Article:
Softgoods VS Fashion designer, how to help differentiate?

Hello, I am looking for advice.
I am a 25 year old product designer who is primarily focused on working with eco-friendly softgoods, you can check out my portfolio if you’d like: Taryn Zychal, Owner/Designer Recycling Zychal in Portland, OR I work mostly with upcycled materials.

I started my company, Recycling Zychal http://www.recyclingzychal.com earlier this year as a means to provide myself with experience, fun and of course some cash, but it is not enough to sustain my lifestyle financially, so I’ve decided to try to go into this mess of a job market. The problem that I’m having a really hard time conveying to people is that I am indeed a softgoods designer as opposed to a fashion designer. I like researching fashion, but have no training in it, I have simply translated my product design knowledge from hard materials into use with soft material and I get very frustrated when people throw me into the fashion design pile. :angry:
I design for purpose and function and it just so happens to be stylish.

I am looking for advice from people in the softgoods industry as to what I can do to avoid this confusion, suggestions as to other types of softgoods products I should include in my portfolio, resources, or even if you can recommend any companies that are strictly softgoods related that I can talk to about doing some freelance. My school skipped right over the softgoods aspect of industrial design and I just need some direction as to how to start off going in the right direction because I feel like of all the aspects of industrial design, I am most in-tune with this part.

Thank you!
Taryn

Good question.
I would suggest showing more process work in your portfolio, specifically how/why you came to the form factor results you did. What purpose / what problem do your products solve? Did you do research on demographics/human factors/trends/materials? Show anywhere from 5-20 different 2d renderings illustrating the process that led you to that particular form and aesthetic. Did you discover an opportunity through your user research that led you to an “aha!” moment, that you then began to explore in 2d? This way it doesn’t appear that you had the idea, then sketched it for yourself in order to make in in 3d. You’ve got to find a balance in your portfolio between your super nice finished product photos in the real world, along with photos of the sketching and process that got you there. Without that, it is just fashion. That show ‘Project Runway’ makes me insane because they have “20 minutes” to sketch. They are picking one idea from their head, whatever looks best at the moment, and making it just to make it. Thats the difference- fashion is for looks/awe/aesthetic, it doesn’t solve a particular issue, or multiple.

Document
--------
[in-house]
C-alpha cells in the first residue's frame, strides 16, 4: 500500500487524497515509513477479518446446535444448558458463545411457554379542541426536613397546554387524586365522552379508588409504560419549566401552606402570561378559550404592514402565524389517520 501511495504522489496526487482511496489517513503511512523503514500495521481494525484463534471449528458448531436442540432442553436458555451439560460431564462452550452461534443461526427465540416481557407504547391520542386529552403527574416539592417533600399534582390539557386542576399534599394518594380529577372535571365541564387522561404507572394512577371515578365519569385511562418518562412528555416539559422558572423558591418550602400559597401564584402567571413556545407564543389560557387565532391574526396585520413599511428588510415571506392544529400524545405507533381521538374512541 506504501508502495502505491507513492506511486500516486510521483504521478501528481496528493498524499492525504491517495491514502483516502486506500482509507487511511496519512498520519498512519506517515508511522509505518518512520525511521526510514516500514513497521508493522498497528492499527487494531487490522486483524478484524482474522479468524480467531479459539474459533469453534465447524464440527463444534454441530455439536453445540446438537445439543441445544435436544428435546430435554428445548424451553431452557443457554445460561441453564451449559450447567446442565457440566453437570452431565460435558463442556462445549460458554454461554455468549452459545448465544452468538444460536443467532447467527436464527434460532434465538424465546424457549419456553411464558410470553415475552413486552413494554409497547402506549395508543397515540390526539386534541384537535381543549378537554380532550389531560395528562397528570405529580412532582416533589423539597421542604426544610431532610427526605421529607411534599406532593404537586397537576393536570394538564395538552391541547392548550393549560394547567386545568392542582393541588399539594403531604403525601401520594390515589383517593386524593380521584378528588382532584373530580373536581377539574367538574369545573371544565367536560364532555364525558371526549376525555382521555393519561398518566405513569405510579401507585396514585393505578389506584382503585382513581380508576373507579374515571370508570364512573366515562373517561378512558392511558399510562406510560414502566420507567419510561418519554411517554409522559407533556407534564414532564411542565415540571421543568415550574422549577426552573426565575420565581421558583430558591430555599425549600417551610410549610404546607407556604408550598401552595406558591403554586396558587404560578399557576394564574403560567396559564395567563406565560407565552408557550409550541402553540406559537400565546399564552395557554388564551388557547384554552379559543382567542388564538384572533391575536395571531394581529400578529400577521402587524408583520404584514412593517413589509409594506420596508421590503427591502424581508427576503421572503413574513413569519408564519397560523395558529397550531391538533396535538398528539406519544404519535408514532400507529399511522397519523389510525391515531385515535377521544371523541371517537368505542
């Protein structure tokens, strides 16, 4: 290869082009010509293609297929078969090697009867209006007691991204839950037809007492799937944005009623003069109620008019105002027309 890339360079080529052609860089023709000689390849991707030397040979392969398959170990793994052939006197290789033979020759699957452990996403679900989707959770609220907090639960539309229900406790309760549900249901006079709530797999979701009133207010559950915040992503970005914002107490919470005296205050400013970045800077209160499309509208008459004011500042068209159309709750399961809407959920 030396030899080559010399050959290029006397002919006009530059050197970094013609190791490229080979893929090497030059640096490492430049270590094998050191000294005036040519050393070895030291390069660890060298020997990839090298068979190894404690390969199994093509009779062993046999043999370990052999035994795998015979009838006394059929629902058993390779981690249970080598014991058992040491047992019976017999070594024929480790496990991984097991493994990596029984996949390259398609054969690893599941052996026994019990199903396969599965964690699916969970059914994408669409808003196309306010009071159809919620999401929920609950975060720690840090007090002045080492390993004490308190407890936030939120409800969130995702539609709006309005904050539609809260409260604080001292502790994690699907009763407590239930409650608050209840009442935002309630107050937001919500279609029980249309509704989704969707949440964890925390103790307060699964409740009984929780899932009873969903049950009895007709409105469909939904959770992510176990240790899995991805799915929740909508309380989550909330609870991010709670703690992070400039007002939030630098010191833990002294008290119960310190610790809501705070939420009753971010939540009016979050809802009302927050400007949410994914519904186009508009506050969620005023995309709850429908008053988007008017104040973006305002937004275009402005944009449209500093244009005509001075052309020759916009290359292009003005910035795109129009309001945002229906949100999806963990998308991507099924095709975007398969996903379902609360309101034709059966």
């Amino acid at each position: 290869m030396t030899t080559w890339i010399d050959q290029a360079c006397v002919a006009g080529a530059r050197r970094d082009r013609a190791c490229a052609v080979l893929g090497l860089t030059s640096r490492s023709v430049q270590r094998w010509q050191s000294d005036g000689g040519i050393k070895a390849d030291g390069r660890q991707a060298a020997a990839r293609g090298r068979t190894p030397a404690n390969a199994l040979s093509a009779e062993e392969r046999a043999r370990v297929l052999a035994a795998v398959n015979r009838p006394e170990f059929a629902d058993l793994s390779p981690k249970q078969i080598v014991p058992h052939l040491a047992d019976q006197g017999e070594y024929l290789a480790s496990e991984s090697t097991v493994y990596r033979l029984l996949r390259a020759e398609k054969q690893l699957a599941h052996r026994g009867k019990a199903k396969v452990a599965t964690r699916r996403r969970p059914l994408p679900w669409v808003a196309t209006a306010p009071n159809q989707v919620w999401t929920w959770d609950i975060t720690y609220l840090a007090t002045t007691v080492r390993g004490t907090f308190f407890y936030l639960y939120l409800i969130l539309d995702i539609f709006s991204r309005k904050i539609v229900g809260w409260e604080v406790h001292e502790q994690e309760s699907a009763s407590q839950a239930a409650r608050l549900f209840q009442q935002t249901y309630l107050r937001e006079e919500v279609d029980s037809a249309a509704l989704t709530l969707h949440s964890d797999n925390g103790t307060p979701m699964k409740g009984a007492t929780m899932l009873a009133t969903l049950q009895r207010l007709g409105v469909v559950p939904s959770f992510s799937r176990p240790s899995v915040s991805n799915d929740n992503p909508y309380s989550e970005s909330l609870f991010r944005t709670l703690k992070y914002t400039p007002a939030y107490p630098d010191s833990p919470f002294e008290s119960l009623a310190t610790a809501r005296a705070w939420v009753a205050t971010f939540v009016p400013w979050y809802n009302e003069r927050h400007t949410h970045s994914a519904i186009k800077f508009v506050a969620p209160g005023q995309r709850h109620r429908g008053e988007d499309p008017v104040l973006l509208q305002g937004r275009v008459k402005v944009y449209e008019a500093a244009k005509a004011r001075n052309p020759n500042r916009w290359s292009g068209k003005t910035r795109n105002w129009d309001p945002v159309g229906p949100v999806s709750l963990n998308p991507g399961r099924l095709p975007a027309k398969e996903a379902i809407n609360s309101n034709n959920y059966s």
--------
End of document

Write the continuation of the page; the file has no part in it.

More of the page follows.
Taryn_ have you done a search of soft goods portfolios on coroflot? I’d be curious to see from your perspective which feel like fashion portfolios and which feel like soft goods designers? You should also check out Caffeine’s work. He posts down in the footwear and softgoods section sometimes.

Hi Taryn!

I think there is a fine line between fashion and softgoods. In a lot of ways they are one in the same. The one thing that separates “pure fashion” from softgoods, in-my-non-design-educated-opinion, is technical design. I search through coro on a regular basis and I’d like to think I could separate the fashion designers from the softgoods designer just by looking through their portfolio.

You have really great photography in your portfolio and only a few sketches. I’m not saying that is wrong, but look at some of the other softgood designers on coro. The people that have been in the industry have a ton of products they’ve designed, the newer designers have a lot of sketches and renders. I would venture to guess that the answer to your dilemma lies somewhere in the middle.

This is a stab in the dark, so to speak… but maybe you need to include some technical drawings or put together a few design sheets (I’m not sure what they are called in the outdoor/pack industry) like this; http://www.spraygraphic.com/ViewProject/414/normal.html

If I was hiring a designer for a pack, I would really like to see something like these as a deliverable. Again, I’m not sure how its done in all cases… I only know what I’ve been exposed to. In the Fire garment world, 99.999% of the design pack comes as a 2D CAD drawing with stitch lines, call outs for notions (velcro, snaps, buckles, etc.) and dimensions. Good luck!